Direct exposure of bisphenol A (BPA) from a mother to her unborn child via the placenta may impact brain development. The corresponding study was published in Future Medicine by researchers from the University of Missouri, Columbia.
BPA is an industrial chemical that has been used to make plastic containers that store food and beverages, as well as other consumer goods, since the 1950’s. While the U.S. Food and Drug Administration (FDA) says that current use cases and consequent levels of BPA in foods are safe, in certain quantities, BPA is known to cause health issues including endocrine disruption, reproductive problems, and diabetes. As such, many foods and beverage containers now advertise being ‘BPA-free’.
Over the last couple of decades, many researchers have focused on the effects of BPA on embryonic development. The present study adds to this body of work, focusing on how BPA interacts with microRNAs within the placenta and its effects on fetal brain development. MicroRNAs help regulate gene expression and in the placenta, are known to regulate fetal neural development and biomarkers for cancer.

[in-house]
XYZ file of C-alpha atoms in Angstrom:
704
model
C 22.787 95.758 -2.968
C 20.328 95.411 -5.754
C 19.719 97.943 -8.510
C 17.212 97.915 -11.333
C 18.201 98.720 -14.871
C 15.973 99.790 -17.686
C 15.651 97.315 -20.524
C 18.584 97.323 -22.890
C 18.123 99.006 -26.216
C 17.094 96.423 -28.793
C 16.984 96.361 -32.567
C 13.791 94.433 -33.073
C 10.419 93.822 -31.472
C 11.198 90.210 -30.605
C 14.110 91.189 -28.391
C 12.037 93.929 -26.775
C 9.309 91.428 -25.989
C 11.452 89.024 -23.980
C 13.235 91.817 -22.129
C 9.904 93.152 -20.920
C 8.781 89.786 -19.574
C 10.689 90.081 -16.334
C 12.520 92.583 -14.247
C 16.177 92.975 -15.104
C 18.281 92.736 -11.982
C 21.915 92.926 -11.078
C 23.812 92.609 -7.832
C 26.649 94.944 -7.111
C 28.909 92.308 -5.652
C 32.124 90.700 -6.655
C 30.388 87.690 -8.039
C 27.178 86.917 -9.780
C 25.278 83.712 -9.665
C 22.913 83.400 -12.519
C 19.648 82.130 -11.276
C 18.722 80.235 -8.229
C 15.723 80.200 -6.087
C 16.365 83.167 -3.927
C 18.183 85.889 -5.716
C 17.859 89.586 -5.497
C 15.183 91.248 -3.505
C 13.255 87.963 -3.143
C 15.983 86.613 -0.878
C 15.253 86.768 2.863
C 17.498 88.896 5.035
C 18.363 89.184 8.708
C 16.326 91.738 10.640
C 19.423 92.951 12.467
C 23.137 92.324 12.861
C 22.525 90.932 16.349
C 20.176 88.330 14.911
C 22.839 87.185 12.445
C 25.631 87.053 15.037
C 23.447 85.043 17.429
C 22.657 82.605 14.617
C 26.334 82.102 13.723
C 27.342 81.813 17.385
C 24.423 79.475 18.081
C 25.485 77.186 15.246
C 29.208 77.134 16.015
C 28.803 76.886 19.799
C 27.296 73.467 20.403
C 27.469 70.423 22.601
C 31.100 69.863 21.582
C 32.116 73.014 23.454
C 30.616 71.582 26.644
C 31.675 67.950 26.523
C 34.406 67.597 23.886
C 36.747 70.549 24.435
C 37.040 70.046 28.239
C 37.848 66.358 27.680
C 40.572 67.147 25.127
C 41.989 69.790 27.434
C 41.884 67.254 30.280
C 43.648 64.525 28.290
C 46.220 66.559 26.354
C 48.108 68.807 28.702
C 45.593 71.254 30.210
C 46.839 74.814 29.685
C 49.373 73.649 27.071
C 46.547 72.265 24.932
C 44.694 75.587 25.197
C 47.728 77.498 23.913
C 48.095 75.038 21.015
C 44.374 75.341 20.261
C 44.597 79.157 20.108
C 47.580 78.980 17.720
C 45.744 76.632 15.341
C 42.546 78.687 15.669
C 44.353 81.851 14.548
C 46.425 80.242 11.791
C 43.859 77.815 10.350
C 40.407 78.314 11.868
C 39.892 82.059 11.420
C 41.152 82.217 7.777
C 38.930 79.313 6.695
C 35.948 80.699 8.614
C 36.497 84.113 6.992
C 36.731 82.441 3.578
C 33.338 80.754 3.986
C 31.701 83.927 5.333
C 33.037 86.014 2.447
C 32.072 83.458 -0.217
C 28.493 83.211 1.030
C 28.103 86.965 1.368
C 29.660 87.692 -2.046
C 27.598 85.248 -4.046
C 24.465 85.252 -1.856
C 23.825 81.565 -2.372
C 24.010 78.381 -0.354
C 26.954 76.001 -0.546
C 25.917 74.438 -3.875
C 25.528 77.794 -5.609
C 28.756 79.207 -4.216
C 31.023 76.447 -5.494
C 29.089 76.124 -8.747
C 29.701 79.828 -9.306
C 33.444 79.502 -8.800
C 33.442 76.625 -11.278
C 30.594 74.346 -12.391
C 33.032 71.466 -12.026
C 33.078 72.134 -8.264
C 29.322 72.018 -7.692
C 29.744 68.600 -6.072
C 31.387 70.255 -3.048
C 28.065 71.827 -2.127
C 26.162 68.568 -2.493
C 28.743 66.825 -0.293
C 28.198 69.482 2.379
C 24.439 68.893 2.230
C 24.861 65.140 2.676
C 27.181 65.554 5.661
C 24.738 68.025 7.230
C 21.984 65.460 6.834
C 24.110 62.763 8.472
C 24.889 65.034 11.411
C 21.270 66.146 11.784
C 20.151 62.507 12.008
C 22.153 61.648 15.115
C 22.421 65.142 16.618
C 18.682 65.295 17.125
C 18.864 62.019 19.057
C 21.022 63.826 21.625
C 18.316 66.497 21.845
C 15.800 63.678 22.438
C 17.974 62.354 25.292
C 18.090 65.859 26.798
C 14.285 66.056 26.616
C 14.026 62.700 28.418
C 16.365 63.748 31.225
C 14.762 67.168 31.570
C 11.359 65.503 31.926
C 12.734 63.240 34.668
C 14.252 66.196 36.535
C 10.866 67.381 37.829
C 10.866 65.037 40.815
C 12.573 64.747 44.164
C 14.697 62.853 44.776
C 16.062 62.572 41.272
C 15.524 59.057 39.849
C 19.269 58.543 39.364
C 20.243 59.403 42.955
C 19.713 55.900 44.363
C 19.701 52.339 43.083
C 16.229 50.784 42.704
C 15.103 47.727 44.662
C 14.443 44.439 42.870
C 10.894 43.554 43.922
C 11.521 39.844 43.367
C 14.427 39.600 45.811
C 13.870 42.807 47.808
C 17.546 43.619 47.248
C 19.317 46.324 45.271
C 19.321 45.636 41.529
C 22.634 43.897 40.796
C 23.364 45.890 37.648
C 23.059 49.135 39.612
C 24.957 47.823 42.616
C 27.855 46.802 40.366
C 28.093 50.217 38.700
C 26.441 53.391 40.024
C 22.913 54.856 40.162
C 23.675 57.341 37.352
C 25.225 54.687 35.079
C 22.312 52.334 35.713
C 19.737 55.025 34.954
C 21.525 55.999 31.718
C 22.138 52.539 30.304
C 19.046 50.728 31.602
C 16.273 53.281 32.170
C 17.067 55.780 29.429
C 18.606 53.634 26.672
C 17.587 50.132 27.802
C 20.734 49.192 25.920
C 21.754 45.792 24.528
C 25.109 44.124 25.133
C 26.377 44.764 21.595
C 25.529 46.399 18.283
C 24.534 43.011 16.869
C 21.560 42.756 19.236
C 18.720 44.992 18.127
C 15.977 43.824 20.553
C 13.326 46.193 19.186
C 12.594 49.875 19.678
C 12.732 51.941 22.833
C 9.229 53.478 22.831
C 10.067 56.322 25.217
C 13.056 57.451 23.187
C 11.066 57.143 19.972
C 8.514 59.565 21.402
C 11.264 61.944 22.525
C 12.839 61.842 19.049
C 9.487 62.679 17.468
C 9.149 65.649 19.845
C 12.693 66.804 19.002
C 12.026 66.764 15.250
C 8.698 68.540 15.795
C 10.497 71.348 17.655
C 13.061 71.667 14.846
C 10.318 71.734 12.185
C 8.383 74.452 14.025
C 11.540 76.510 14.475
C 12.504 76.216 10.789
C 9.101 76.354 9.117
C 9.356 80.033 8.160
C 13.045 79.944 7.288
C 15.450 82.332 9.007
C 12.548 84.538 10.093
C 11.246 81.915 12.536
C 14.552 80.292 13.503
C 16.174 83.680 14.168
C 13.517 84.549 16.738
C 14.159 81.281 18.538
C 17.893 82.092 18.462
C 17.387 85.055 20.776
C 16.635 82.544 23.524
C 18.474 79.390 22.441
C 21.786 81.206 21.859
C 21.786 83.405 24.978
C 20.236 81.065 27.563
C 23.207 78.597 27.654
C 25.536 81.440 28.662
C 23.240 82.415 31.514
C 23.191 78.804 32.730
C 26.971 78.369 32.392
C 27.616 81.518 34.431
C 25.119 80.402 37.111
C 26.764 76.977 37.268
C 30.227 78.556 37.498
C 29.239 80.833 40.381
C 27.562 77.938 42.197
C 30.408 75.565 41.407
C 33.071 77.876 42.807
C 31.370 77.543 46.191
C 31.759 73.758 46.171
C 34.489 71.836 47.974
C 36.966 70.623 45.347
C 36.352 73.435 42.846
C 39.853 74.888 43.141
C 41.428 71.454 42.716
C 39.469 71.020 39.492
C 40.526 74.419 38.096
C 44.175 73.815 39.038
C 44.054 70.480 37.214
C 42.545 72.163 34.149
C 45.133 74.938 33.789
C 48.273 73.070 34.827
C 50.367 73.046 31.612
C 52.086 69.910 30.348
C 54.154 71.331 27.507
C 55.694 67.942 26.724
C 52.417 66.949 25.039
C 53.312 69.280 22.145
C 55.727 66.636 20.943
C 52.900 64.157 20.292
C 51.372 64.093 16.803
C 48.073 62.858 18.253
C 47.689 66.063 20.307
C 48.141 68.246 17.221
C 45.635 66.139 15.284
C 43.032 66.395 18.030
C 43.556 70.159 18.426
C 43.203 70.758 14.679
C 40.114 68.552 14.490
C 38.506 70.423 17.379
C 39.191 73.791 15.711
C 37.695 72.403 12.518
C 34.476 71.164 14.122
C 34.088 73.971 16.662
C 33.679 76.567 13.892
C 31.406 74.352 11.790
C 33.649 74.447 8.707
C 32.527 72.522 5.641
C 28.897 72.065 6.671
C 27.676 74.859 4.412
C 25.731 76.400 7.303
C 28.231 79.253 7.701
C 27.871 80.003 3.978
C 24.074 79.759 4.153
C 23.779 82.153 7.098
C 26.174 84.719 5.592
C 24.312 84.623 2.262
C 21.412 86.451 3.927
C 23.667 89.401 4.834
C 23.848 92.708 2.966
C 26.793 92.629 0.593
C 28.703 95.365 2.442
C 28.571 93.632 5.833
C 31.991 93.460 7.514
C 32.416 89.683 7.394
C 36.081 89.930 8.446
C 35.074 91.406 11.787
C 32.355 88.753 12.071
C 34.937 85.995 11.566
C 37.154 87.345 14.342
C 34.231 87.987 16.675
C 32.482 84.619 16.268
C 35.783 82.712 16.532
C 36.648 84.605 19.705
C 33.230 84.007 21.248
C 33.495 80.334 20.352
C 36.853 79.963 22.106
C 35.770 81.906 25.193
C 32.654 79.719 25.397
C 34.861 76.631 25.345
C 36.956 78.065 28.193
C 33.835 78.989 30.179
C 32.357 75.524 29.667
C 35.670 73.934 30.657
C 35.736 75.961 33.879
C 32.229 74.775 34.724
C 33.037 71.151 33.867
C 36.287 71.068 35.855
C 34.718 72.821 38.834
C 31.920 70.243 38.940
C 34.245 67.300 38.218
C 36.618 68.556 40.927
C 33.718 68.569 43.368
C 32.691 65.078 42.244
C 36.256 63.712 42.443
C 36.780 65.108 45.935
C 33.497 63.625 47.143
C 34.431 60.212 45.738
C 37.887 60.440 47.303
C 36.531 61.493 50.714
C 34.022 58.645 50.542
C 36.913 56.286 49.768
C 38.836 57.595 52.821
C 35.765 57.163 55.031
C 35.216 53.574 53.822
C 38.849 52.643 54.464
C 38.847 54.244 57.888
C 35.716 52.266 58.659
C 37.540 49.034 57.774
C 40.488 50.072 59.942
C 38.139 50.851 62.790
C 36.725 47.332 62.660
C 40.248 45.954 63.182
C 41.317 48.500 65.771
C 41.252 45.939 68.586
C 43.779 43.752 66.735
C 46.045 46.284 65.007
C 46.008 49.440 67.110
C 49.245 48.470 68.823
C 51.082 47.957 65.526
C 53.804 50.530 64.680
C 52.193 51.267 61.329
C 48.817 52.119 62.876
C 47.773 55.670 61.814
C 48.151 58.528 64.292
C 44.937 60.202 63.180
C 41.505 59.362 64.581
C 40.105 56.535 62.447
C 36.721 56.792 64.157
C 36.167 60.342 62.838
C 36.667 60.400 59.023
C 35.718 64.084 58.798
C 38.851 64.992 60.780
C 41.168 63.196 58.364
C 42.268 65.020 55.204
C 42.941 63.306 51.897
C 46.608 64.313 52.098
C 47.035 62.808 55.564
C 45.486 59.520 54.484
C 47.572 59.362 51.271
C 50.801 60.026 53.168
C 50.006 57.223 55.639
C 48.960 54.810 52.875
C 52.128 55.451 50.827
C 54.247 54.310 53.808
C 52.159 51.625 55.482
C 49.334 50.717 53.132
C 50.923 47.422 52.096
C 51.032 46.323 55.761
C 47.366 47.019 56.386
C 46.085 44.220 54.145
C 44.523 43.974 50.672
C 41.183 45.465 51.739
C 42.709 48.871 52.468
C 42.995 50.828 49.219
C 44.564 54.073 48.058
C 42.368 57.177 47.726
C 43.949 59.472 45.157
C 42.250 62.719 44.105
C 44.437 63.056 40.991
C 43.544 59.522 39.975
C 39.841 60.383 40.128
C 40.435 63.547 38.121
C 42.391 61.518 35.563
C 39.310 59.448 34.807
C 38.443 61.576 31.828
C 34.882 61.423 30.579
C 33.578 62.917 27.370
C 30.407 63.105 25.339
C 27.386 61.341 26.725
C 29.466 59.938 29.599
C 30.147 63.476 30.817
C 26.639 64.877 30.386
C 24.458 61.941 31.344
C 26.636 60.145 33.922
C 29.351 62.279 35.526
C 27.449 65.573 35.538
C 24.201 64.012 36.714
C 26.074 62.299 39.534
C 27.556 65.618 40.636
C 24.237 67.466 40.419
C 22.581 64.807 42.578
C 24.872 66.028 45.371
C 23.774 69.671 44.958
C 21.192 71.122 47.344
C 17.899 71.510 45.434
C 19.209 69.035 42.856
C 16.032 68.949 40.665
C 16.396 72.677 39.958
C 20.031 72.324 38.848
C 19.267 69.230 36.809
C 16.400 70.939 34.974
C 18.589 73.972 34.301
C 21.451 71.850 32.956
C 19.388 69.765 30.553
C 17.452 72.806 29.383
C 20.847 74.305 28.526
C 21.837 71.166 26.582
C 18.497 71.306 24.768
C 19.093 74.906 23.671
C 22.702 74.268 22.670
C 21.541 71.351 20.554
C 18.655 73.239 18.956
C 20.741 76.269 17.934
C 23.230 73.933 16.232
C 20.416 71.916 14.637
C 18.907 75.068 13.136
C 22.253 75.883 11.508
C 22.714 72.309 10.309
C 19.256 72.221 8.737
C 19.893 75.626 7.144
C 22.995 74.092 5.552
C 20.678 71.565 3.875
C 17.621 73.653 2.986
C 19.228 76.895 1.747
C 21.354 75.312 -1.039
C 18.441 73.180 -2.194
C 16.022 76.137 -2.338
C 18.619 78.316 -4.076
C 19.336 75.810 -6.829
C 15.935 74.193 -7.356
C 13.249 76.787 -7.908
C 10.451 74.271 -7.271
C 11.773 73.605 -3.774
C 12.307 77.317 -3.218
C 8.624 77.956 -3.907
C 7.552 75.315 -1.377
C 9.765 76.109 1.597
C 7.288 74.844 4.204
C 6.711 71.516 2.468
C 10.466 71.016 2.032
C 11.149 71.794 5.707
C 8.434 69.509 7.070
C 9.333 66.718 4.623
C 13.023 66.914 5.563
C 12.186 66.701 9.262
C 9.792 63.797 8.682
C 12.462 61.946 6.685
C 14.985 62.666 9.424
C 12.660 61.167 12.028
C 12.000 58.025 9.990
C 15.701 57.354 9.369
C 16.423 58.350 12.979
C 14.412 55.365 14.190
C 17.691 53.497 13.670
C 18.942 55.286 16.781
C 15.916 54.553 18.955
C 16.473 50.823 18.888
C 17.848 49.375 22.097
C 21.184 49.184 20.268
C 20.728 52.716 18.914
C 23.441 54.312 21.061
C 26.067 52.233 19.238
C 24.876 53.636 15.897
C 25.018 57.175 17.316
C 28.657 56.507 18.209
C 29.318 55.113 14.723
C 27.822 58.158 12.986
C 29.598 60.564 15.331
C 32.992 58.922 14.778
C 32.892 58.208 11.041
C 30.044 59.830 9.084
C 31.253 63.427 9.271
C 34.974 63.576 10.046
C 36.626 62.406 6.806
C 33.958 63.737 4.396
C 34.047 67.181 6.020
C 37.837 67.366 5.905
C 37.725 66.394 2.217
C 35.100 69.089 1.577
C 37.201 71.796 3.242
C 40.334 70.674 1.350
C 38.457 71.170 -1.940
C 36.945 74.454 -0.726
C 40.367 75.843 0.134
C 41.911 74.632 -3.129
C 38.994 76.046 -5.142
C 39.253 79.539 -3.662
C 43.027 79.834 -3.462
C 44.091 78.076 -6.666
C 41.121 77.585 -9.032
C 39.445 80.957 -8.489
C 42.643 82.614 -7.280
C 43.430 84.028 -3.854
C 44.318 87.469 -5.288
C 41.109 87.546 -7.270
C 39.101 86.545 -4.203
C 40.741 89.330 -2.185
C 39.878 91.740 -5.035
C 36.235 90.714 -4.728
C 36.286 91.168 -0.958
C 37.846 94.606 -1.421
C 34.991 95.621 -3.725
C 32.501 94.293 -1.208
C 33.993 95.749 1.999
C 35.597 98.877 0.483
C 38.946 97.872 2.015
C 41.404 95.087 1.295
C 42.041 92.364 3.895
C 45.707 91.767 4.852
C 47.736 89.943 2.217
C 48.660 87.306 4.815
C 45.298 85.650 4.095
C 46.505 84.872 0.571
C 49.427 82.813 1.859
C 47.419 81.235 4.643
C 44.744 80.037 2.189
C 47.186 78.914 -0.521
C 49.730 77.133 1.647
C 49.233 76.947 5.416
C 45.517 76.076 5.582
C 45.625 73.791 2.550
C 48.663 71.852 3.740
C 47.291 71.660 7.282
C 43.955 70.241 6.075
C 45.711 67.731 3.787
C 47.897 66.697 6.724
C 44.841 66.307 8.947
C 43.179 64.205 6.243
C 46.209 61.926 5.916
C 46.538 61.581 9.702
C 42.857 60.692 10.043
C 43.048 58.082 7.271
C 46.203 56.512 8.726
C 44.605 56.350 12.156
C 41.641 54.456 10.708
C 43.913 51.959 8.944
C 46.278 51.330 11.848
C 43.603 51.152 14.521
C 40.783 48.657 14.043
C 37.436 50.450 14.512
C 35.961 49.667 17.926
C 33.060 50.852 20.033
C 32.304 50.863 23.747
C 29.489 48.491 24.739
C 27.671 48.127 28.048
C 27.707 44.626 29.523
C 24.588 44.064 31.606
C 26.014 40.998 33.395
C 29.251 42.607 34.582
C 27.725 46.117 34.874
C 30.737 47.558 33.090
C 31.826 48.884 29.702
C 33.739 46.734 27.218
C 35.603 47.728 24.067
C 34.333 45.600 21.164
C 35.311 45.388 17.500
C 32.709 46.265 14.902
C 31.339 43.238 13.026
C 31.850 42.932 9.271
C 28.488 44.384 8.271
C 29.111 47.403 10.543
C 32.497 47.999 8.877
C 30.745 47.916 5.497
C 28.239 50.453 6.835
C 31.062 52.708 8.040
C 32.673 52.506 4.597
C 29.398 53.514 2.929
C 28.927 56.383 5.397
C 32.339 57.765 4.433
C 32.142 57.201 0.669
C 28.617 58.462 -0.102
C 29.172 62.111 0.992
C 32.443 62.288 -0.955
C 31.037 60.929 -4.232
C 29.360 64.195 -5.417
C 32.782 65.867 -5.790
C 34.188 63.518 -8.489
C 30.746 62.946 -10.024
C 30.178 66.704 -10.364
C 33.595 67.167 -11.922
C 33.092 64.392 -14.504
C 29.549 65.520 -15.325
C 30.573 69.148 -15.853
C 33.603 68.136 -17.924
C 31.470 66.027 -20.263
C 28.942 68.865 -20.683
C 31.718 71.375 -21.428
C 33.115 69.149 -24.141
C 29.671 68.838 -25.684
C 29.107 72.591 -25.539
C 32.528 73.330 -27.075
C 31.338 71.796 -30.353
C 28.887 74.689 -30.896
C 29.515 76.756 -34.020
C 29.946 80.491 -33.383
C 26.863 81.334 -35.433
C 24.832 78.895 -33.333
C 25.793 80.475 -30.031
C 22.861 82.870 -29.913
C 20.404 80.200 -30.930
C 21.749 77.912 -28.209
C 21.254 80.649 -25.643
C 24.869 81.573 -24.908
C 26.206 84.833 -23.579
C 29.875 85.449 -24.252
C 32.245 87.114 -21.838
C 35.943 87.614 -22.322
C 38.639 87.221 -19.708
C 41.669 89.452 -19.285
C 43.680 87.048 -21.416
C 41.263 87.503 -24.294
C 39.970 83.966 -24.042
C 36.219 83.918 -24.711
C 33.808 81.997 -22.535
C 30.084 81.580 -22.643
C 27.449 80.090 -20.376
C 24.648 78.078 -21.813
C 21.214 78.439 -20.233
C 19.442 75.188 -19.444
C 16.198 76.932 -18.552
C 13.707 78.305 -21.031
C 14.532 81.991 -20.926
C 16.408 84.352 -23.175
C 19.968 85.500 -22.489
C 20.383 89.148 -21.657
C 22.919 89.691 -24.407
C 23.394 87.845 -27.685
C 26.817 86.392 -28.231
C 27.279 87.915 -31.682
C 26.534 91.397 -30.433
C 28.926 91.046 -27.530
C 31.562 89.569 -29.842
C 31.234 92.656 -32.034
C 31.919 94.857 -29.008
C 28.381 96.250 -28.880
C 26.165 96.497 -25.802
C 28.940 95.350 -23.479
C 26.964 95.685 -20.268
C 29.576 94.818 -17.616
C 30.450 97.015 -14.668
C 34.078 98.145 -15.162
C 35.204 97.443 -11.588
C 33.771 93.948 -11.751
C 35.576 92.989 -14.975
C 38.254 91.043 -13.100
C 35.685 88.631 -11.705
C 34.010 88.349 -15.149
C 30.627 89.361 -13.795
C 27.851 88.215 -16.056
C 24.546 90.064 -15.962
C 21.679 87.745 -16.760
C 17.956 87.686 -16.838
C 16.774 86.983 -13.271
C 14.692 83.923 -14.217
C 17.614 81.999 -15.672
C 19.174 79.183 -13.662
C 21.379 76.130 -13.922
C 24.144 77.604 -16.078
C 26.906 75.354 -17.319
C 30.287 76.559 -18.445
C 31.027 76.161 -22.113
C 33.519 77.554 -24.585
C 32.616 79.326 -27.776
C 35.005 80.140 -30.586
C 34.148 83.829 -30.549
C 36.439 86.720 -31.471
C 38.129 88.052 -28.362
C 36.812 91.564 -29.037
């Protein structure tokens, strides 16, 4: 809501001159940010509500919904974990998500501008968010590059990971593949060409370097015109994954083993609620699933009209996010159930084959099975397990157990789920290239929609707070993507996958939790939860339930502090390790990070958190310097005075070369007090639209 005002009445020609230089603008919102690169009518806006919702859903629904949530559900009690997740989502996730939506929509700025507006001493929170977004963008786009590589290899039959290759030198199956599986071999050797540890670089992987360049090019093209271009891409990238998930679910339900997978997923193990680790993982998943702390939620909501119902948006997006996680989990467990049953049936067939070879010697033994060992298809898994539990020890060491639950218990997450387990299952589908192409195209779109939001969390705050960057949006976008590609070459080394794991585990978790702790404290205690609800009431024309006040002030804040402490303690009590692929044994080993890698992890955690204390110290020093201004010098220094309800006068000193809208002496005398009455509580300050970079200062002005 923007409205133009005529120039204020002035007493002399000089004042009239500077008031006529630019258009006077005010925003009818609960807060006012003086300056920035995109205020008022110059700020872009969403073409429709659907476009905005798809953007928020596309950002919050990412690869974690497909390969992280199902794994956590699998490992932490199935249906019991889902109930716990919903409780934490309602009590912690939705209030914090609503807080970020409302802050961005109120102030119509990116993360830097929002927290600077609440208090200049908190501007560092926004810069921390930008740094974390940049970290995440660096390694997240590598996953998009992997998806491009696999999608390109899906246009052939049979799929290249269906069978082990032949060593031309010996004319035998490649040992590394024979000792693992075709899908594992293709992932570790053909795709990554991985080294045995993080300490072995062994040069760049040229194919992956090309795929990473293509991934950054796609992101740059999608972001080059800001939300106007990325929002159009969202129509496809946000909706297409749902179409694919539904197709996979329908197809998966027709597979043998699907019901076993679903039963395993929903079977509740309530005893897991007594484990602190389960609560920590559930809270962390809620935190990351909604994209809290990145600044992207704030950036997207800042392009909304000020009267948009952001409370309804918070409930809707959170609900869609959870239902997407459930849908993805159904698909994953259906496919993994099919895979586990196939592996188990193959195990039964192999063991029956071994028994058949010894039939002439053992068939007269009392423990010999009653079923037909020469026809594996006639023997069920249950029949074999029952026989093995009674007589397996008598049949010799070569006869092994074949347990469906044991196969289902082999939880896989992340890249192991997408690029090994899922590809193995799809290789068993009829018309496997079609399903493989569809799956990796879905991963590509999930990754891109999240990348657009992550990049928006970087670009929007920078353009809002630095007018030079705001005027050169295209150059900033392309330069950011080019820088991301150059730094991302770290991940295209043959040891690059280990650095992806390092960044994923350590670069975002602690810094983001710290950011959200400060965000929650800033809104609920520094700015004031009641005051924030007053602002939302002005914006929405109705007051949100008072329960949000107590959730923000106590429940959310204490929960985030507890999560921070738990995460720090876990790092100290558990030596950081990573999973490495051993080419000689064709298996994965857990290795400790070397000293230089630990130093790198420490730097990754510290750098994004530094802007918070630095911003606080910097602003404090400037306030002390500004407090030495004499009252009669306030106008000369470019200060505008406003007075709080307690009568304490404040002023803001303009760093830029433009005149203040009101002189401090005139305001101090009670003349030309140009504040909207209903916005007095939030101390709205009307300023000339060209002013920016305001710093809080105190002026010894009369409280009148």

For the study, the researchers exposed female mice to BPA two weeks prior to conception until day 12.5 of pregnancy. At this point, they collected their fetal placentas and isolated their RNAs for sequencing. Analyses demonstrated that BPA induces several small RNAs in the mouse placenta and that these may affect fetal brain development through the secretion of MicroRNA’s.
“We’re assuming that by changing the pattern of microRNAs in the placenta, these small molecules can then reach the brain, resulting in harmful effects,” said Cheryl Rosenfeld, lead author of the study, “Even before the brain’s neurons are developed, these microRNA packages may already be guiding fetal brain development. These changes may even be different in female versus male fetuses.”
Rosenfeld says that these RNA changes could be used as an early diagnostic biomarker for BPA exposure and that they one day could help prevent or even reverse some of its harmful effects.
Sources: Neuroscience News, Future Medicine, Medical News Today, Labroots, FDA